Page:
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David Knight: Signs aren’t good for Aberdeen city centre once LEZ comes into play

Aberdeen's new low emission zone is prompting fresh fears of confusion for drivers stung by the city's lucrative bus gates.

LEZ signs being installed in Aberdeen city centre last month. Image: Aberdeen City Council
LEZ signs being installed in Aberdeen city centre last month. Image: Aberdeen City Council

There was a time when I wondered if those ghastly bus-gate experiments in Aberdeen might trigger a similar bust-up to what happened with low emission zones in London.

You might recall public disgust over being steamrollered by a controversial new zone in Uxbridge. At a by-election soon afterwards, the electorate enjoyed sweet revenge on those behind the scheme.

Public anger is riding high over Aberdeen’s bus gates, too; some say their businesses collapsed as a result.

These traffic restrictions ban cars and other vehicles from some city centre streets. Camera-controlled bus gates – followed by an avalanche of fines – were pushed through with scant public consultation. Using experimental traffic orders, city council officials side-stepped normal input from residents.

With traffic changes on this seismic and utterly confusing scale, we might reasonably expect far more public involvement in advance. But that would get in the way, wouldn’t it?

Like experiments in famous works of literature – Frankenstein springs to mind – we are all familiar with how easy it is to create a monster. So, it’s not just street protesters who are supposedly undermining democracy. Guardians of our democracy in central and local government are quite capable of doing it, too, if not challenged continuously.

Fines on hapless drivers flowed like a well-oiled tax machine. Now, the council is busy creating a larger low emission zone as well – with a matching set of £60 fines, just like the bus gates (although gate fines are due to rise – surprise, surprise).

Will LEZ and bus gate fines go towards improving the city?

I saw a picture in The P&J which showed a new LEZ sign being readied for launch day in June, when various vehicles will be barred from the zone based on emissions. It will soon join forces with bus gates to create one the most restricted set of streets Aberdeen has ever seen. A different type of “bypass”, in danger of carrying business away from the city rather than into it.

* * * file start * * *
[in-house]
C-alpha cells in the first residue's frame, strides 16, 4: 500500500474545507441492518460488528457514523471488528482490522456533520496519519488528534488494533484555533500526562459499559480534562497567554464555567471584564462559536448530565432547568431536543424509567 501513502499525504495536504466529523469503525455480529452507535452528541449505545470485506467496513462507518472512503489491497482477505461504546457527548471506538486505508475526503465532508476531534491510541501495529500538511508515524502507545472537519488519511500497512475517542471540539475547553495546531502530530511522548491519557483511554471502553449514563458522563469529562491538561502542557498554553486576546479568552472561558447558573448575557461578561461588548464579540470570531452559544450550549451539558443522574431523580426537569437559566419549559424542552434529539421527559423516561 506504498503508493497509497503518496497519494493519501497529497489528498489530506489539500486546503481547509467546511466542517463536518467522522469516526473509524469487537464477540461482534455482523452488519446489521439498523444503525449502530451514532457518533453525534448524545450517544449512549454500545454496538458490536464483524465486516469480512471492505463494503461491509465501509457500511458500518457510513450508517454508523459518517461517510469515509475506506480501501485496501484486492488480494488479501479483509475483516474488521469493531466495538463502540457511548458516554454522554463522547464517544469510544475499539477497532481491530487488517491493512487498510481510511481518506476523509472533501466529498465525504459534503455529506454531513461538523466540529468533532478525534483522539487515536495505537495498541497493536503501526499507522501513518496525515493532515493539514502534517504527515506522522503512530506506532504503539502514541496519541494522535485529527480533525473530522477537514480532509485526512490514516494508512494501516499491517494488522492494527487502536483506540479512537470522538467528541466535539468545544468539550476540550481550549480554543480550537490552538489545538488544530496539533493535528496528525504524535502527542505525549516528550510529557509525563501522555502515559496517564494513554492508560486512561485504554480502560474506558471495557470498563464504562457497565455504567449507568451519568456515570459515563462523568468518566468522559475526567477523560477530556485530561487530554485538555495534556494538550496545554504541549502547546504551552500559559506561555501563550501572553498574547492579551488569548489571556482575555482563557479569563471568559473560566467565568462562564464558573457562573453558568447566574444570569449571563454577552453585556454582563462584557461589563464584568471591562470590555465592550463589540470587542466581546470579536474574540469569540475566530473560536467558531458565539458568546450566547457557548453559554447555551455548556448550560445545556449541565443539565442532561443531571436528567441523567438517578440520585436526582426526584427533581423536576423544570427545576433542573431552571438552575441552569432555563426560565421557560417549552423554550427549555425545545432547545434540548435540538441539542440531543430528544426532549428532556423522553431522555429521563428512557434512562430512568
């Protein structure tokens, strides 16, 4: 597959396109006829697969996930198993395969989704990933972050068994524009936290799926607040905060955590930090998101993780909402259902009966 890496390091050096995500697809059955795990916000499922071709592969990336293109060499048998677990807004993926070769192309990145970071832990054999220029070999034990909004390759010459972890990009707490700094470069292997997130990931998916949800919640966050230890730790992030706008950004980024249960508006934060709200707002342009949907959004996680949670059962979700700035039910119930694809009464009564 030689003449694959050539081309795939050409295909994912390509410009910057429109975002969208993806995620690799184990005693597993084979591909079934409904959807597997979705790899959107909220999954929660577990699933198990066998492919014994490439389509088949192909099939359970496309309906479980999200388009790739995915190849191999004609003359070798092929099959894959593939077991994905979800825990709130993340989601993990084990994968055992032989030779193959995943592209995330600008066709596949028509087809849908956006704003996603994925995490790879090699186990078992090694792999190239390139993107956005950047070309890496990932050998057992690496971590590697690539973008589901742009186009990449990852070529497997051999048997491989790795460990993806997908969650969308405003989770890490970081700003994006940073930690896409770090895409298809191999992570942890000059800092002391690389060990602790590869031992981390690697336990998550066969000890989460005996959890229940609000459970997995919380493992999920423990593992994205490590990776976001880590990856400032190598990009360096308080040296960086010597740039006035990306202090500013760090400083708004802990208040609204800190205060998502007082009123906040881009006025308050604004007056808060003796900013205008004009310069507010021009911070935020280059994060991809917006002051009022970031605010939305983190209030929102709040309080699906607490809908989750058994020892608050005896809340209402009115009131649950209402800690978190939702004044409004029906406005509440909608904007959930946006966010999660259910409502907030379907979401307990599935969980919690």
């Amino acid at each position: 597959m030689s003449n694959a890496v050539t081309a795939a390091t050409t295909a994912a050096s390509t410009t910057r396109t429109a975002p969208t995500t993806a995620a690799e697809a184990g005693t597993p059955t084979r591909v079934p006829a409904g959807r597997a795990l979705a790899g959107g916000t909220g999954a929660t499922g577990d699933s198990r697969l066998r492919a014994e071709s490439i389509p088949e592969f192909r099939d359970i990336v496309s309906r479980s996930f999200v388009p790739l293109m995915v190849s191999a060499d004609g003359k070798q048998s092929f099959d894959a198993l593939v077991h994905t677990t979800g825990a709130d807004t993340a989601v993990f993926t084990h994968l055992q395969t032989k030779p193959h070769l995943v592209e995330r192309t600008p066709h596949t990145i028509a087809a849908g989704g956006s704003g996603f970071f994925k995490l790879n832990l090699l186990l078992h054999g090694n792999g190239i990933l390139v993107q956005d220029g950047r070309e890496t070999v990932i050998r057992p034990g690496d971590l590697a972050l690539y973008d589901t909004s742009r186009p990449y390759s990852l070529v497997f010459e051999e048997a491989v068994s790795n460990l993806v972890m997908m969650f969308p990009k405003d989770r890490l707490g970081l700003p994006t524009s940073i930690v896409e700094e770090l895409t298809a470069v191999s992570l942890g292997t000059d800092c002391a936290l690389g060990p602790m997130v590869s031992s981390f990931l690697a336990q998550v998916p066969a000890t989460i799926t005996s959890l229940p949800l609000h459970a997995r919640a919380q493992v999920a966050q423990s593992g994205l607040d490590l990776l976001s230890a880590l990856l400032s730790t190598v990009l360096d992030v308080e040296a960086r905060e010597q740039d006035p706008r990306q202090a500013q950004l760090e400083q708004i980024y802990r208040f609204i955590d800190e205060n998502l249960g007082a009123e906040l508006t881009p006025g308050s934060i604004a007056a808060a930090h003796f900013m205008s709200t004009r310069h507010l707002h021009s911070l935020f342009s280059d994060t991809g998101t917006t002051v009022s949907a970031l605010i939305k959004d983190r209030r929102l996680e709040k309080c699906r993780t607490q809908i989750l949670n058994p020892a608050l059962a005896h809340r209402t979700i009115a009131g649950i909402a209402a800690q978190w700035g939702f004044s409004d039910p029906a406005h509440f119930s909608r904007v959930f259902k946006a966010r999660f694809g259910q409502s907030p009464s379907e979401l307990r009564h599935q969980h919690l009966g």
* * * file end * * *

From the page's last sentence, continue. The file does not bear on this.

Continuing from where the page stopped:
The only discernible benefit put forward by those loosely in charge of delivering future economic success for Aberdeen is that the buses now run on time, after the bus gates barred virtually everything else. Marvellous news, isn’t it? We can all sleep easier at night.

I’d love to know how many millions the council has pocketed from the recent expansion of extra bus gates, in addition to a very lucrative pilot scheme a couple of years ago. Surely the overall total is available, under Freedom of Information laws?

The Union Street bus gate system in November 2023. Image: Lauren Taylor/DC Thomson

I’d be even more interested in a detailed breakdown of where local government has spent this income to improve the city. I fear it’s lost in some labyrinthian financial black hole.

I do have the unusual distinction of being caught in the original bus gate at one end of Union Street. Not just once, but twice, in a matter of days – and in virtually the same spot. This took a bit of doing.

I thought the gates were a bad idea in the first place; I don’t think I bear a personal grudge.

Confusion over poor signage failing to protect drivers from the gates has been an issue. After I was caught, I actually went back to the scene of my “crime” to check I hadn’t gone mad. I walked at snail’s pace through the gate and still felt crushing confusion.

The signs aren’t good

Lo and behold, the new Aberdeen LEZ is prompting fresh fears of confusion expected to confront drivers when it goes live.

I know this is all about the challenge of reducing congestion and fumes on the city’s worst traffic-clogged roads, but has the council driven a cart and horses over the rights of businesses and customers?

The shaded LEZ section superimposed on council graphics of the city to denote its boundaries resembles something alarming on an X-ray, creeping over the area around Union Street and the Bon Accord shopping centre, which have been dying on their feet. Will the LEZ make things worse?

Meanwhile, shopping rival Union Square sits in glorious isolation outside the zone. And it’s expanding rapidly, after the recent acquisition of a mega M&S investment deal at the Bon Accord’s expense.

The new LEZ signs have started going up in Aberdeen. Image: Derry Alldritt/DC Thomson
One of Aberdeen’s new low emission zone signs. Image: Derry Alldritt/DC Thomson

I was startled the other day when I drove over a new LEZ sign on the ground in Virginia Street, alongside Aberdeen harbour. I know the signage is not yet complete. Well, I hope not.

More must be on the way to make it clearer, because I wasn’t sure what the sign beneath my wheels meant. Was I entering an LEZ zone or leaving it – or already in the middle of it?

I was distracted by someone cutting me up, so I might have missed bigger signs – that’s the reality of urban driving, which sign-planners ignore.

But, no time to dwell on the LEZ signs – I was rushing towards a bus gate.

I see more confusion and anger growing. The signs aren’t good.

David Knight is the long-serving former deputy editor of The Press and Journal